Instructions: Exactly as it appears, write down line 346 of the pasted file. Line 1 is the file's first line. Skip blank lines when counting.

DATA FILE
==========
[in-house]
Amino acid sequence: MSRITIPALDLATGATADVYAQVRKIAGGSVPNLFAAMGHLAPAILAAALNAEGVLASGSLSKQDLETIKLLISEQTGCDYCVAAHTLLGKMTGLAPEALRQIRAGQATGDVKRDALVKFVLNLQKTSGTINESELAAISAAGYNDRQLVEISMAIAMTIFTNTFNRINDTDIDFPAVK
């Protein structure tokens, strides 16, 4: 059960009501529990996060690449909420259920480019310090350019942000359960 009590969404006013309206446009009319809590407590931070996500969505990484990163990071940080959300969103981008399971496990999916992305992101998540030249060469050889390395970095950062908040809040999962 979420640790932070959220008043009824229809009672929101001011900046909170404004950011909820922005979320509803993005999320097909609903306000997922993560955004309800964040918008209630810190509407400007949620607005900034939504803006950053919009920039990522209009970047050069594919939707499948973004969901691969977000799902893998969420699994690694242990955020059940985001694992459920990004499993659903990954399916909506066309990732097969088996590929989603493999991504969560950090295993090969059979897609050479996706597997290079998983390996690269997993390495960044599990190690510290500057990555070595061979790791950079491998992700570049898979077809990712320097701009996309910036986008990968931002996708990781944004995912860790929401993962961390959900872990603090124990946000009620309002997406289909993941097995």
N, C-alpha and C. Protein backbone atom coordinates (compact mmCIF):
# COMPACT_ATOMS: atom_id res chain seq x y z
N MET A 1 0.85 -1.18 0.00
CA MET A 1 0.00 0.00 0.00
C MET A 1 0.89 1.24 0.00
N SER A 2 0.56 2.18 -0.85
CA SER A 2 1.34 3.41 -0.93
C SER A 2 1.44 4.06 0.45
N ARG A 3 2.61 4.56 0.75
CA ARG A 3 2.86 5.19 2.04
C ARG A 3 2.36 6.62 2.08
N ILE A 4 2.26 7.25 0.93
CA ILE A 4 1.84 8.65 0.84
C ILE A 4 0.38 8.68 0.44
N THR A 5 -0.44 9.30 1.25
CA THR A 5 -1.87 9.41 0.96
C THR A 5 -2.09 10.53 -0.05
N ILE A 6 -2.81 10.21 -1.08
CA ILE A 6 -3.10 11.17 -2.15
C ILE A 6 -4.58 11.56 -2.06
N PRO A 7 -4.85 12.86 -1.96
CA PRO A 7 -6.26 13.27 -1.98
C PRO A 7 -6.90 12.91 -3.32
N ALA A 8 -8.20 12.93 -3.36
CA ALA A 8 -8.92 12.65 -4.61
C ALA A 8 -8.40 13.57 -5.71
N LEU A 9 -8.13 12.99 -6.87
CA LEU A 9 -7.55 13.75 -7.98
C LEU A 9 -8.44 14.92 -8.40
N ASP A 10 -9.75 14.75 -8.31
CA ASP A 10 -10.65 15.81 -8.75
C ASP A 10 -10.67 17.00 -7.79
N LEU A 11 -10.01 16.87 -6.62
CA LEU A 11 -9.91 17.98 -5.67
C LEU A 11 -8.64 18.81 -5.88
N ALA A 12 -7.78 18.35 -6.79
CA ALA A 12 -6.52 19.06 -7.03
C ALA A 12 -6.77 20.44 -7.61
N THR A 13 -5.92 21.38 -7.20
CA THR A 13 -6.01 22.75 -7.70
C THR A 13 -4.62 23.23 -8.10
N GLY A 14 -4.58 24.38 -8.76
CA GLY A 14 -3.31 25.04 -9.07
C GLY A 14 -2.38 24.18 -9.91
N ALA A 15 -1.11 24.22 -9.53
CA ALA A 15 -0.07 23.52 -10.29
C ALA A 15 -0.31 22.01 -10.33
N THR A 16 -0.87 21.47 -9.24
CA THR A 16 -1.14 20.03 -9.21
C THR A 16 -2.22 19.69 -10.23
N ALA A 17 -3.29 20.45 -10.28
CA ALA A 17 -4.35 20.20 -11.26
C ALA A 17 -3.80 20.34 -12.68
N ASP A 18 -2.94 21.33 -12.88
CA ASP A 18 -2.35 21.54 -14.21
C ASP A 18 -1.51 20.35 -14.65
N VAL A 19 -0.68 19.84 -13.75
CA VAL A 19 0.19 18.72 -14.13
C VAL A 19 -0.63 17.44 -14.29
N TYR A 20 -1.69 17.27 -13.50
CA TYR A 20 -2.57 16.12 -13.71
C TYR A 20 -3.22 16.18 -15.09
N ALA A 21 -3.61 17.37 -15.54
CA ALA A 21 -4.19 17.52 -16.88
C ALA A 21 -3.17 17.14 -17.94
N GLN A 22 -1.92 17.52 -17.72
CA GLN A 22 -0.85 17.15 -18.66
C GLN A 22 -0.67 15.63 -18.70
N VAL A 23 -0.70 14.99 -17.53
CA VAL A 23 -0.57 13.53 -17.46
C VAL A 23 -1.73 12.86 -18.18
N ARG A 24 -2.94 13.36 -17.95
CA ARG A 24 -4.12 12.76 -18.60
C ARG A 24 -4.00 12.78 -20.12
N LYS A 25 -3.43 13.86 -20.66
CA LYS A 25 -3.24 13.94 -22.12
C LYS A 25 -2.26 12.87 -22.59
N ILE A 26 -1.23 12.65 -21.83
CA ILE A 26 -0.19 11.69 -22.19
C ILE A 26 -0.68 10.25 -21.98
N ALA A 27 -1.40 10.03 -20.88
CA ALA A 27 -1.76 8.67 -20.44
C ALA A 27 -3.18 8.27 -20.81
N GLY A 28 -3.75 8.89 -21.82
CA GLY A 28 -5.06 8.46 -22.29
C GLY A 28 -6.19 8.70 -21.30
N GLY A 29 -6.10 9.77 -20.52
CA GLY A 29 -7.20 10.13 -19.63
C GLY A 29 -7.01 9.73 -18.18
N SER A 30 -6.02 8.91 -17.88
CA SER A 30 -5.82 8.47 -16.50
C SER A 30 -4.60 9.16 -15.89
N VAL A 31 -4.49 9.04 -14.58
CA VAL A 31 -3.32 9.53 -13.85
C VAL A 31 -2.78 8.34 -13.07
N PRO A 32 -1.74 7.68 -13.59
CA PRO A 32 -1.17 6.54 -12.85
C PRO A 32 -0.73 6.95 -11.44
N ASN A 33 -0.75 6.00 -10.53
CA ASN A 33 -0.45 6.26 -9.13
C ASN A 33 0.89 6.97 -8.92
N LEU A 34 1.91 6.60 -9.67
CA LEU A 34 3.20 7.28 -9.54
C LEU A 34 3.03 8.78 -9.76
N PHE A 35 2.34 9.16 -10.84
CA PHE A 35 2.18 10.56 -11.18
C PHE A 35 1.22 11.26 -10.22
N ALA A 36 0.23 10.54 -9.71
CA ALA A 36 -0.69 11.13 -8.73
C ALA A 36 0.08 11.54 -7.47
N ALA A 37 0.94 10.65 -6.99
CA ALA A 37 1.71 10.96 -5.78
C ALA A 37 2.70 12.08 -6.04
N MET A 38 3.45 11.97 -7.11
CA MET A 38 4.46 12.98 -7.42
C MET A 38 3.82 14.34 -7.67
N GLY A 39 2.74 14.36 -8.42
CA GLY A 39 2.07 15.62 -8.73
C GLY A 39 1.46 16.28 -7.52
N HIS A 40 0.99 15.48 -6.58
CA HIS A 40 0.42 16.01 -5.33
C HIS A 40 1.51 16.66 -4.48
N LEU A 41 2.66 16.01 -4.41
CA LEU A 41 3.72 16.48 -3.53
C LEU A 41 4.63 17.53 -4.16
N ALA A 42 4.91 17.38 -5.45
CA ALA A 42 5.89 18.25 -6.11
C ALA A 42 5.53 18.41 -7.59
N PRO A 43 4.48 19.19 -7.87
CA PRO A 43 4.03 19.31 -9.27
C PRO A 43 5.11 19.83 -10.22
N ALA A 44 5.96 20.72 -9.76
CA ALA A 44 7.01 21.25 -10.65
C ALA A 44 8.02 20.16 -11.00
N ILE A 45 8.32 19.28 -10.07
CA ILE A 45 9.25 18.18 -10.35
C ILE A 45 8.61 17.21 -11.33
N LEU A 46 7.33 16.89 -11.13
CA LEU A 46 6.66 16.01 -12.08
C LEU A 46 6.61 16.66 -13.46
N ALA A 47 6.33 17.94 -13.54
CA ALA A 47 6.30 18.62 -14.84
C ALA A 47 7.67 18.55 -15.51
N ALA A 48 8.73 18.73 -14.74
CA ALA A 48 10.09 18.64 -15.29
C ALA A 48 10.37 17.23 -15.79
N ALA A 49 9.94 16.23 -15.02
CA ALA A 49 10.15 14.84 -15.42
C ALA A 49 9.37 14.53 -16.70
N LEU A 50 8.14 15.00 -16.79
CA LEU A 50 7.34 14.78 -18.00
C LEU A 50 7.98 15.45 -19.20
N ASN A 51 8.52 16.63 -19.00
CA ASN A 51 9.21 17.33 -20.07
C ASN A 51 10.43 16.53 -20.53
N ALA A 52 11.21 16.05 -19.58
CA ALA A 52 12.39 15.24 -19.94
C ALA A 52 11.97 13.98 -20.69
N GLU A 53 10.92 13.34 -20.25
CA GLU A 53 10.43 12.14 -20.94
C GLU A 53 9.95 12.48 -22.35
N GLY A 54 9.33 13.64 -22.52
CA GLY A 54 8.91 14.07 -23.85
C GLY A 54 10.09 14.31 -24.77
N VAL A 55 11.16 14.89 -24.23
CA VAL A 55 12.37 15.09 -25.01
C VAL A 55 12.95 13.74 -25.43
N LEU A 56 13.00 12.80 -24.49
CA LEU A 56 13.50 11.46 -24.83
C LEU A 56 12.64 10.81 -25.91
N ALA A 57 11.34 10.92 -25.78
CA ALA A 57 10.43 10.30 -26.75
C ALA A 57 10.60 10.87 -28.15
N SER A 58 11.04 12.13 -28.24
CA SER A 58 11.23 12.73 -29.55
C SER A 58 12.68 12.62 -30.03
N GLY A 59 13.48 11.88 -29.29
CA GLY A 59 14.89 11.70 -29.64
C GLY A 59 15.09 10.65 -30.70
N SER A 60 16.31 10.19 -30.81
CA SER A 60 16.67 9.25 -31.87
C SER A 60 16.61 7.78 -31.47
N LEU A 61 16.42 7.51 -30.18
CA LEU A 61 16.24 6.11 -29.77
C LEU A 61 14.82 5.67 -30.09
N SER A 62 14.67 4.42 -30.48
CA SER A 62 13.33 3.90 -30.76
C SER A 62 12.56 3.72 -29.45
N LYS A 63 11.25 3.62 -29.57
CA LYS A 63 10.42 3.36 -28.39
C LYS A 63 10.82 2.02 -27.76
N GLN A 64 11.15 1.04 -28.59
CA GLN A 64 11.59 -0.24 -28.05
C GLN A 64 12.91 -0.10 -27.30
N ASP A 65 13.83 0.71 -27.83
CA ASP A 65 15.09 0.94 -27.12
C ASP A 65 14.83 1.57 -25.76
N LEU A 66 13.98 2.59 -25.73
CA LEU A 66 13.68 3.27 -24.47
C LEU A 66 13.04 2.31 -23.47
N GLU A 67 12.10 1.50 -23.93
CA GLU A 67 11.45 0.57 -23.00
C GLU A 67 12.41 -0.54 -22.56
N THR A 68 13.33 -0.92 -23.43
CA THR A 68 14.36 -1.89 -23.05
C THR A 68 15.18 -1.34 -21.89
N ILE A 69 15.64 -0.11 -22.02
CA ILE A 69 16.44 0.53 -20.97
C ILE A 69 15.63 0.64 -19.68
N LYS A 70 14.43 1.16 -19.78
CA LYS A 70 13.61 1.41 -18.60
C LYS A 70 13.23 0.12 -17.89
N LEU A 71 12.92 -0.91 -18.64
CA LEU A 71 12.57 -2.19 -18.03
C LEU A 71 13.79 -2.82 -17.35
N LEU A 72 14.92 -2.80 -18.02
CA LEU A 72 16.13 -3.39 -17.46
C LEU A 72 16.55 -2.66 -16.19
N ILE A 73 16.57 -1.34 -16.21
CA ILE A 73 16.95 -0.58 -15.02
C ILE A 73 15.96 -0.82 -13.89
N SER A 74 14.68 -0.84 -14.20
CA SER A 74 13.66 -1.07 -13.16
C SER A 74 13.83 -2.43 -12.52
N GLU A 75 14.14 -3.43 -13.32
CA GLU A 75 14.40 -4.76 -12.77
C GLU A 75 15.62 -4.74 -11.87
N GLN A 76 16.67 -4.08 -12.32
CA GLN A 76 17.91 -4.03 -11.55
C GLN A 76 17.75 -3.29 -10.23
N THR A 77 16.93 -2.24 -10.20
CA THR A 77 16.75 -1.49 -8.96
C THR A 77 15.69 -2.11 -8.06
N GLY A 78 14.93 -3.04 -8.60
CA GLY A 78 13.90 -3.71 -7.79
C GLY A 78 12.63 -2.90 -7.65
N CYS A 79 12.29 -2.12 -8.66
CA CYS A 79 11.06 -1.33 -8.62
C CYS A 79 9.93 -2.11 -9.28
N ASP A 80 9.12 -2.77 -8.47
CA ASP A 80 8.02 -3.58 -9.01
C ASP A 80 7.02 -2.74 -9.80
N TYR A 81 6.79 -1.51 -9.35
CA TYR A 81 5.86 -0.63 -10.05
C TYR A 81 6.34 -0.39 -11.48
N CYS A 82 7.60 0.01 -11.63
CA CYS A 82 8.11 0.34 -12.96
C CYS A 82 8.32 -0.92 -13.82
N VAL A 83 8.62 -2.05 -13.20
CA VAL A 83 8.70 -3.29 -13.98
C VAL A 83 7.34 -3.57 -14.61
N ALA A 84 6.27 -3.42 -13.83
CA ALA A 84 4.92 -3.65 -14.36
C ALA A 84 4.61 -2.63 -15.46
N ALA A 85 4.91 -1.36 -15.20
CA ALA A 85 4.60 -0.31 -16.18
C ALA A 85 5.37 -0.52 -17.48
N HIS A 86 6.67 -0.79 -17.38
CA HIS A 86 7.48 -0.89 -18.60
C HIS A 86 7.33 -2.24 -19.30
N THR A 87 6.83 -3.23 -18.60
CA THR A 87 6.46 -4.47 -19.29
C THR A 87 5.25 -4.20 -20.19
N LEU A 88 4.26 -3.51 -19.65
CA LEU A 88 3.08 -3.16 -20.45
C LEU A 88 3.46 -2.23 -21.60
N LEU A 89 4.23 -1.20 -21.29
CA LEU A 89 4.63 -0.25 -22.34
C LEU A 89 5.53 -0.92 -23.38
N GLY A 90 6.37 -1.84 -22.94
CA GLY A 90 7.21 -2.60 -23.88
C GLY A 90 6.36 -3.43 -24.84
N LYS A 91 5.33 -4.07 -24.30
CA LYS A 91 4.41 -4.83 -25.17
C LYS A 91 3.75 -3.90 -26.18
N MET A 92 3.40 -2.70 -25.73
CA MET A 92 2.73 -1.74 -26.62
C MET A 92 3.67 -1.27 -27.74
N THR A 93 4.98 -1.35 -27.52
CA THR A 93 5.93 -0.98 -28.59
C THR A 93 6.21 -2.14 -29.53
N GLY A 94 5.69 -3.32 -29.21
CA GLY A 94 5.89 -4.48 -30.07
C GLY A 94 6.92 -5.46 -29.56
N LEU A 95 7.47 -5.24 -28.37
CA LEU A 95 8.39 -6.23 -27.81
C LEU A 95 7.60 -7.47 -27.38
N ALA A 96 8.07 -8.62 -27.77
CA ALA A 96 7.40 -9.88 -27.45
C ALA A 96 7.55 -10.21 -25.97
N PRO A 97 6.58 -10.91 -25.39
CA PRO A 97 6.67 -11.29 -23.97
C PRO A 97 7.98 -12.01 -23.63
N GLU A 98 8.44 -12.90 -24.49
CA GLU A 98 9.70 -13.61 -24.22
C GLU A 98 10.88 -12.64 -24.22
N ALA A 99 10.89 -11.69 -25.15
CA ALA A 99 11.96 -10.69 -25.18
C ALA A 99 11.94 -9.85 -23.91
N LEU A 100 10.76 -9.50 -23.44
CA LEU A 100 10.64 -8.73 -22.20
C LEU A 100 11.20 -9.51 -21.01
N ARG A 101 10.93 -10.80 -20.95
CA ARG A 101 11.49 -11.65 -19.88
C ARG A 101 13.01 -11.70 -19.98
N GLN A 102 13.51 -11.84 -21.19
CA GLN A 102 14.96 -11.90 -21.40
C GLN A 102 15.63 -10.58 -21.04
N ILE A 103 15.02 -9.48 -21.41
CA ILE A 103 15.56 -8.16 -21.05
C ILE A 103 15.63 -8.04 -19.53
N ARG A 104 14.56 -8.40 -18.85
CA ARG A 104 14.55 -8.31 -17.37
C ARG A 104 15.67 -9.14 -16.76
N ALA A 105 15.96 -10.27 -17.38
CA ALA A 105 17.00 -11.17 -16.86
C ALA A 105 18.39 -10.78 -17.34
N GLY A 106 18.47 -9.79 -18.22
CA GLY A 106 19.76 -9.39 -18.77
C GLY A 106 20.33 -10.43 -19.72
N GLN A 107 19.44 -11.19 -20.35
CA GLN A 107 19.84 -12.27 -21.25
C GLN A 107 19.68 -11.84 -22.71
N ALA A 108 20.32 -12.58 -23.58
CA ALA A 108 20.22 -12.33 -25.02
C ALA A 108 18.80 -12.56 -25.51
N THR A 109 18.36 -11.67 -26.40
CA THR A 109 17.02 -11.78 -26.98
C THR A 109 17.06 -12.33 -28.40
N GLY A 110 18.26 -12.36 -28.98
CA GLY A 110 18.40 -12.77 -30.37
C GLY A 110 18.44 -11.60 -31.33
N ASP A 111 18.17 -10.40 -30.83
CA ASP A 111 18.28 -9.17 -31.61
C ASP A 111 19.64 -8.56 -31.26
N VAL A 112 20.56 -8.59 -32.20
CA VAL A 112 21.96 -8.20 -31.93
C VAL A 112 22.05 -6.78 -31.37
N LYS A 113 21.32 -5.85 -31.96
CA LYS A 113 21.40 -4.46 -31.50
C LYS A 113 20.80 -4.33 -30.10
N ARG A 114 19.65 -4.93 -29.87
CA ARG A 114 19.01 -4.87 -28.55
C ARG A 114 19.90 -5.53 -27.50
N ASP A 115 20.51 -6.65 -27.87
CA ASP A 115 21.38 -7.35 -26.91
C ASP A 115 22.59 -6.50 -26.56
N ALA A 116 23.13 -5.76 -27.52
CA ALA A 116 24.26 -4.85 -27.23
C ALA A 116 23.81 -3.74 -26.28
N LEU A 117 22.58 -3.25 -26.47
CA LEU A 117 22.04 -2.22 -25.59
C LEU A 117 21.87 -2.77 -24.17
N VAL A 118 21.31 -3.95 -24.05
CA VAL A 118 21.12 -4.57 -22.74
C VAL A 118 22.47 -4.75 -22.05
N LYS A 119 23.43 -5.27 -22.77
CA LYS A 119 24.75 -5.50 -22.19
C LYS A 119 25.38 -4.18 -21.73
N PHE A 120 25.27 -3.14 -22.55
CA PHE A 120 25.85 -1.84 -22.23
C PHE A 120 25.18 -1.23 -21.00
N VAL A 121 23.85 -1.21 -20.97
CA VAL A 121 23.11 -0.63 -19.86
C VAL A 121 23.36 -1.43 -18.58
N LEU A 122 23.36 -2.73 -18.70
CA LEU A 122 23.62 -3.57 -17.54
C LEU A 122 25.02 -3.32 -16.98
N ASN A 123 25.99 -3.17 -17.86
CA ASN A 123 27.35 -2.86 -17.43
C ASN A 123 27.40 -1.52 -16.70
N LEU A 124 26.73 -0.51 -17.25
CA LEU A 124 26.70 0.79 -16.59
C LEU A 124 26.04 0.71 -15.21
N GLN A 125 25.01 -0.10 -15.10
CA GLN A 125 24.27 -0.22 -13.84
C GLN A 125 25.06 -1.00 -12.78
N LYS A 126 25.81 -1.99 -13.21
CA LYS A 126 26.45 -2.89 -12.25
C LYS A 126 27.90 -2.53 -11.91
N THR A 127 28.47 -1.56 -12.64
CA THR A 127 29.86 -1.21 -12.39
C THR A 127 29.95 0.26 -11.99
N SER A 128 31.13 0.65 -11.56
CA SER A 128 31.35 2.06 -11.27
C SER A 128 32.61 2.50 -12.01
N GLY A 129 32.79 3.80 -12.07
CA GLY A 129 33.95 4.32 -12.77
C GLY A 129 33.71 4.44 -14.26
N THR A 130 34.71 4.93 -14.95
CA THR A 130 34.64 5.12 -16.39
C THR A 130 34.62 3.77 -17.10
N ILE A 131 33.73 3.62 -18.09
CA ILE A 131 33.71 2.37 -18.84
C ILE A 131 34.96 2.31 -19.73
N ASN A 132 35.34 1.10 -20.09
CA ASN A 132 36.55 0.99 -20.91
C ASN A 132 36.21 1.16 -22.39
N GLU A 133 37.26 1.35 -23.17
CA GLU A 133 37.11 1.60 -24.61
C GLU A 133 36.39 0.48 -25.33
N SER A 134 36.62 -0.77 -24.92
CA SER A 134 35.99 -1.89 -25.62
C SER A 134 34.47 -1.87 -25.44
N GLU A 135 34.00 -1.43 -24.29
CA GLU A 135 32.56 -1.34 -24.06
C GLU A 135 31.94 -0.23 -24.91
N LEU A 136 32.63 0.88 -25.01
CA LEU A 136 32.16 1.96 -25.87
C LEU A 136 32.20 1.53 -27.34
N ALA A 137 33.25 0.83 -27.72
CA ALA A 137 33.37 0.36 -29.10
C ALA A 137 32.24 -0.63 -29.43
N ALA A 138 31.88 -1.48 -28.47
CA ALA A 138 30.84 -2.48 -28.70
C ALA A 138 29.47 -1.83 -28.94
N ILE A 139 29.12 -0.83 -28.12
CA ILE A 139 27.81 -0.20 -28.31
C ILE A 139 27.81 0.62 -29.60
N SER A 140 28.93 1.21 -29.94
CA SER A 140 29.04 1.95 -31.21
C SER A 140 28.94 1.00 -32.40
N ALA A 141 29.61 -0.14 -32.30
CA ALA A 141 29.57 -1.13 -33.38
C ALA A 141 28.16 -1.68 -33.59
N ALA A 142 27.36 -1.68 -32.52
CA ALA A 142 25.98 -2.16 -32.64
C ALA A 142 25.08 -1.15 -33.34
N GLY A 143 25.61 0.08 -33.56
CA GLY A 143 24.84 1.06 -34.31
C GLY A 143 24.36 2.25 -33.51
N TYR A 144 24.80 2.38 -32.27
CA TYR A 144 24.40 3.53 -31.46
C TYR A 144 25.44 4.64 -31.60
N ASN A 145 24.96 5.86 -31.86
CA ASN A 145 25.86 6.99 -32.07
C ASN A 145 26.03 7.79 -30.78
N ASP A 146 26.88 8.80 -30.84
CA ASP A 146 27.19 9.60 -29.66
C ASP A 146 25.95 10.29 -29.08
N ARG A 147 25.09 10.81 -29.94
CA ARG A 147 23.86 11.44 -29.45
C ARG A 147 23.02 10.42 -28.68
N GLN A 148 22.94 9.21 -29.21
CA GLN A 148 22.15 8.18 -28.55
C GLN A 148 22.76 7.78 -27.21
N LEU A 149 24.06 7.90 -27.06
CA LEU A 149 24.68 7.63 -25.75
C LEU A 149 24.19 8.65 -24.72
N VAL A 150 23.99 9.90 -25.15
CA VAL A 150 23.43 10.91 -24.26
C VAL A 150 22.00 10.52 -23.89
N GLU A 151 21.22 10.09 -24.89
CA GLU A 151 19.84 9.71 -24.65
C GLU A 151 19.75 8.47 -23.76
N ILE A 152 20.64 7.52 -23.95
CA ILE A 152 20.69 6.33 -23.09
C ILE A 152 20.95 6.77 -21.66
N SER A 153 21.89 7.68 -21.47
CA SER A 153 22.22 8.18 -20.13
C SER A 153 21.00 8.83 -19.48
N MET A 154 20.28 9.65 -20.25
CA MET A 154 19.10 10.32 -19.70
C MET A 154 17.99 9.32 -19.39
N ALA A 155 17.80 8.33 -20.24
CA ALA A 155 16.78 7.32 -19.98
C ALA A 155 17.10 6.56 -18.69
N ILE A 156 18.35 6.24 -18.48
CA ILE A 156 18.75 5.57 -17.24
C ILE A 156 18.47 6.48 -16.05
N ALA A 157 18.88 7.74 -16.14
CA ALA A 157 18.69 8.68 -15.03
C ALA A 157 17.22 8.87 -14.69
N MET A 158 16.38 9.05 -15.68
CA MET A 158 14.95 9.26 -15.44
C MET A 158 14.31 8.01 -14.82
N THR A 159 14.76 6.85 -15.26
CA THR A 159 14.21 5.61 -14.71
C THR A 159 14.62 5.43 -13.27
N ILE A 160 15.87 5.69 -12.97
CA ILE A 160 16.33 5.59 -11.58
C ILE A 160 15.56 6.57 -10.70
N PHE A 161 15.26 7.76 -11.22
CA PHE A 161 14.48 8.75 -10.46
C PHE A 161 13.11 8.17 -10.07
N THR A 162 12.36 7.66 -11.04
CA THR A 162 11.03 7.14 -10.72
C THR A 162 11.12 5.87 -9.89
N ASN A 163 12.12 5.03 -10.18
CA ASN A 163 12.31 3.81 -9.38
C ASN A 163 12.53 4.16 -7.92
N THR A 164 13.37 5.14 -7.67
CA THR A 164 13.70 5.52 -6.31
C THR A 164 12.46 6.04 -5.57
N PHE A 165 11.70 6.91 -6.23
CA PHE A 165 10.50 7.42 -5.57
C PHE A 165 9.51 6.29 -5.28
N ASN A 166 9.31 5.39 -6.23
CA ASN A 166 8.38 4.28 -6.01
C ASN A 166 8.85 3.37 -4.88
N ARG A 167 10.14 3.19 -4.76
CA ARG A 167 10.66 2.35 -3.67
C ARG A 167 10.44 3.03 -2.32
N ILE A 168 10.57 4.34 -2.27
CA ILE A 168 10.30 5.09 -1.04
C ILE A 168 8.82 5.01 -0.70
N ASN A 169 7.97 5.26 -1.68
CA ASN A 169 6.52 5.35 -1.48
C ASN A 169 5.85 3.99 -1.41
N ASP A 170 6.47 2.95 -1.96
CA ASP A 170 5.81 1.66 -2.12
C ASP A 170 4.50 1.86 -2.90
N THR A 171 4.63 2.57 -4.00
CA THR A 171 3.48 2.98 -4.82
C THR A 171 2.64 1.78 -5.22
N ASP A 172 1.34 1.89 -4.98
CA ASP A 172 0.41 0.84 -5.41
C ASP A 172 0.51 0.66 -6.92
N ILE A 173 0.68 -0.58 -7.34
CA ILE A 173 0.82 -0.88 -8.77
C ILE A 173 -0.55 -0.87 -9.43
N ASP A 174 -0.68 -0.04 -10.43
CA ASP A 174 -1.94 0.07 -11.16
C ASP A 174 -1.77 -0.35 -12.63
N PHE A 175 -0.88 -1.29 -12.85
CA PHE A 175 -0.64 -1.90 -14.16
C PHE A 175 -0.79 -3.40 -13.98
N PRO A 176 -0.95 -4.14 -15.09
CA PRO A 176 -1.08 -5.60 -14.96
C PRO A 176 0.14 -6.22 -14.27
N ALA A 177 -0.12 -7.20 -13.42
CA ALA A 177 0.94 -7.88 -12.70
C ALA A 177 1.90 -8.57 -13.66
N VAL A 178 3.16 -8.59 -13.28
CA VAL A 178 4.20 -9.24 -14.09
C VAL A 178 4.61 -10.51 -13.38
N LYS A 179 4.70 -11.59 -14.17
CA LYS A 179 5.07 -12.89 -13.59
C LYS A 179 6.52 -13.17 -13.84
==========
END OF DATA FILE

CA ARG A 114 19.01 -4.87 -28.55